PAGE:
AHS Spring 2018 Haiga Kukai: Non Seasonal Results with Comments by Judge Ron Moss



1st Place

hard to read
Mum’s cursive loops
her last wishes

Jane Williams


This is a powerful haiku on so many levels and I’m sure there is more to this story than we will ever know. But like all good haiku, we can bring our own thoughts and memories to what is presented here. With a few well-chosen words, so much is evoked and the strong linking to the writing equipment brings this haiga to another level. The stunning use of the wording of cursive loops and the difficulty in reading, or perhaps knowing another, generates momentum that ends with the uncertainty of her last wishes. What’s written in ink, stays in ink, and our deep connections to each other are always a bittersweet mystery.


2nd Place

clearing fog
loose leaves in grandma’s
memory book

Polona Oblak


Memories and fog have such a powerful connection and we also have the loose leaves to contemplate another story of family. What is written in a memory book can hold the passage of time but what of the loose leaves and the teaching of impermanence. Once again the haiku connects strongly with the image without illustrating what is there but creating a link and shift to another place and time.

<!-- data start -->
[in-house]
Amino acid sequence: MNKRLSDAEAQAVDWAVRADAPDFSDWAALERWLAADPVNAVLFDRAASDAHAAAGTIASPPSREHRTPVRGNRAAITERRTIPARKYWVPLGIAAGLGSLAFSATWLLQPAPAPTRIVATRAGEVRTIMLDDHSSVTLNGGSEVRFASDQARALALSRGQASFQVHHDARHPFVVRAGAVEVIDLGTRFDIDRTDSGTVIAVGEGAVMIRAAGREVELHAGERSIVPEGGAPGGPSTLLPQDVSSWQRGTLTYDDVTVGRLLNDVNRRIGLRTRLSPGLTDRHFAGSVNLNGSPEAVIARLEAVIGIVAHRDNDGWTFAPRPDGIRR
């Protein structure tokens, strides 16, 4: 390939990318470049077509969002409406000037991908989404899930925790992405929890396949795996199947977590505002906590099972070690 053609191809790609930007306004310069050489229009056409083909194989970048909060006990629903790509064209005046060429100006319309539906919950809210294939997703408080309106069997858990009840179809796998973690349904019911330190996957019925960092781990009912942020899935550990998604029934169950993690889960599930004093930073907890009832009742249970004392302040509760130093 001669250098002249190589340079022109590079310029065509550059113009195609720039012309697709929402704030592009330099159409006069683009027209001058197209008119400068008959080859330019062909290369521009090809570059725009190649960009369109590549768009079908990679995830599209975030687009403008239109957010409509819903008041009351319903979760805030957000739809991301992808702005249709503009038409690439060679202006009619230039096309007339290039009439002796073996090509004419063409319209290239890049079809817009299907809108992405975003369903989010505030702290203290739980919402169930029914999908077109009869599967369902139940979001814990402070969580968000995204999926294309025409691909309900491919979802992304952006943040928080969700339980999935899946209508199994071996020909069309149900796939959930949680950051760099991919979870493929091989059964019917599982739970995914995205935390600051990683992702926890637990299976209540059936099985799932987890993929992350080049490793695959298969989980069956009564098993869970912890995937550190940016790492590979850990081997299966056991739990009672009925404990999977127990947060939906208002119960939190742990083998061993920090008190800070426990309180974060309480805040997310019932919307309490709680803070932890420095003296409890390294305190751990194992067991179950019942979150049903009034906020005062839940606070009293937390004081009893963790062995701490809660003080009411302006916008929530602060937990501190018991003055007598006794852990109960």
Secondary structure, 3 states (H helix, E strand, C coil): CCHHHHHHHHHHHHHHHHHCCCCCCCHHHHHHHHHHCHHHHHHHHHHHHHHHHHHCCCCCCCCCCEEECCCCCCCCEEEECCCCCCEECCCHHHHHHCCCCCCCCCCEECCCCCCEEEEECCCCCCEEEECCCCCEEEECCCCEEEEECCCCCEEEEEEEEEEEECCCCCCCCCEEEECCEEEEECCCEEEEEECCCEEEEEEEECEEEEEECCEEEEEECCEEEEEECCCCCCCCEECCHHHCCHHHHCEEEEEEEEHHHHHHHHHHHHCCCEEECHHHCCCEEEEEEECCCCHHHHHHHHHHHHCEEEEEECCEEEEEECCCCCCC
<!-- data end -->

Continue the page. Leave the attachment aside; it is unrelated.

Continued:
Highly Commended

scarlet or indigo?
today, there’s no need
to shout

Greg Piko


A fun moment here in the tradition of a senryu where the poet seems to be making a comparison between the modern use of capital letters to SHOUT or force a word, and using good old red ink scribed on an old ledger. This was often done with old convict records to highlight something and the tradition has carried over to the modern era but has become lost in a world of texting and email.


Highly Commended

the many ways my poems
are born

Pris Campbell


A lovely moment to ponder and appreciate and think about the many ways our creative spirit is with us. The poet’s dark ink-like midnight connects well with the image, and that of a new day, with a new poem to follow. We never know when our muse will visit us, and when it might leave which gives us all the more reason to make it welcome. Perhaps over a nice cup of tea.


Highly Commended

war-time love letters…
his eyebrows on
my grandson’s face

Nathalie Buckland


A lovely haiku that captures the span of generations and how our lives are so deeply entwined with those who have gone before. This haiku blends well with the image and gives us the scope to remember our own physical attributes that come from close and distant loves. The days of letter writing with pen and ink seem to be fading as we move into an increasing digital age. This passage of time has always been so beautifully captured with these great tools and the skills that come with it – long may it continue.


%d bloggers like this: